Why Music and Arts Education is Important
Contributed by Shari Black

from 1993-1994
Nobel Peace Conference
in Minneapolis

  1. According to a recent study done by neurologist Frank Wilson, when a musician plays he/she uses approximately 90 percent of the brain. Wilson could find no other activity that uses the brain to this extent.

    Wilson theorizes that more specialized muscle cells are located in the hands and facial area and it takes more brain power to use those cells. What parts of the body is a musician working? Why just these very areas - hands, mouth, eyes and ears. (By the way, no instrument uses more of the brain than another. Thus, a pianist is not more of a musician than a saxophone player.)

    What does all this mean? The child who is playing a musical instrument or singing on a regular basis is exercising the entire brain and stimulating general intelligence more than his/her counterpart who does not play or sing.

  2. Therefore, it's no accident that students who are actively involved in band, choir or orchestra score higher on tests than those who do not, and the longer the child remains in these programs, the higher the scores get.

  3. There is a direct relationship between SAT scores and arts study. According to a study in 1990, SAT scores tend to increase with more years of arts study (music, fine arts, theater, etc.) and the more arts work a high school student takes, the higher his or her SAT scores go.

  4. In Stanford University studies, psychologists found that "learning to control rhythm and tempo in group music-making helps the student perform other routine activities with greater ease and efficiency."

  5. According to research at the University of Southern California, arts instruction has had a significant positive effect on basic language development and reading readiness.

  6. In Japan, every child between fourth and ninth grade is required to play a musical instrument. Why? The Japanese have found a direct correlation between high technology and economic development and brain bilateralism and music.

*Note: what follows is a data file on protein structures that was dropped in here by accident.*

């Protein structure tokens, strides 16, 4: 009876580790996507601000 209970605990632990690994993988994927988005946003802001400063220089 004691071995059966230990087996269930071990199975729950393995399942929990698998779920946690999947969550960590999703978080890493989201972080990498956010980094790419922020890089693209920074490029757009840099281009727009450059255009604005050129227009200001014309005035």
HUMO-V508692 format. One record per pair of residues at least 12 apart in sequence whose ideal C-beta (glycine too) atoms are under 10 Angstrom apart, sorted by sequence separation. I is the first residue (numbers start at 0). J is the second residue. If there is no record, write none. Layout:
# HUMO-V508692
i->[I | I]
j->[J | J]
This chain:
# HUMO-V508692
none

7. The Baldwin piano company did a study recently in which they provided keyboards to a school in Greenwood, Mississippi, a rural community with a majority of low-income families. The second graders received keyboard instruction five days a week for a year. The findings surprised both the school officials and Baldwin.

    Ninety percent of the students who participated improved their learning skills 10-12 percent, became more self-disciplined, and improved their overall self esteem.

    Now all Greenwood children in K-3 will receive keyboard instruction on a daily basis and from grade four on students will be able to choose among band, choir, and orchestra, or continue with piano. All will be involved in some kind of structured music program.

  8. Dr. Edwin Gordon's study found that all children are born with a musical aptitude. However, the aptitude decreases after birth until the child is placed in an appropriate musical environment. If this happens before age nine, his/her level of musical aptitude increases until it once again approaches the birth level. However, after nine years of age, the level will only stabilize, not rise again.

  9. According to Dr. Howard Gardner, the standard IQ is obsolete. Our intelligence is not based on two components - verbal and mathematical - but seven: linguistic (verbal), logical (mathematical), music, spatial, body kinesthetic (movement-feeling orientation), interpersonal (understanding others), and interpersonal (understanding oneself).

  10. Besides the fact that music is an intelligence in and of itself, it also uses some of the other six components of intelligence in various ways. Songs are linguistic; rhythm is logical; dance and fingering manipulation on instruments is body kinesthetic; musical interpretation is interpersonal, and the connection between musician and instrument or composer and composition can be interpersonal. Thus in being involved in music, a child becomes in tune with many aspects of the self.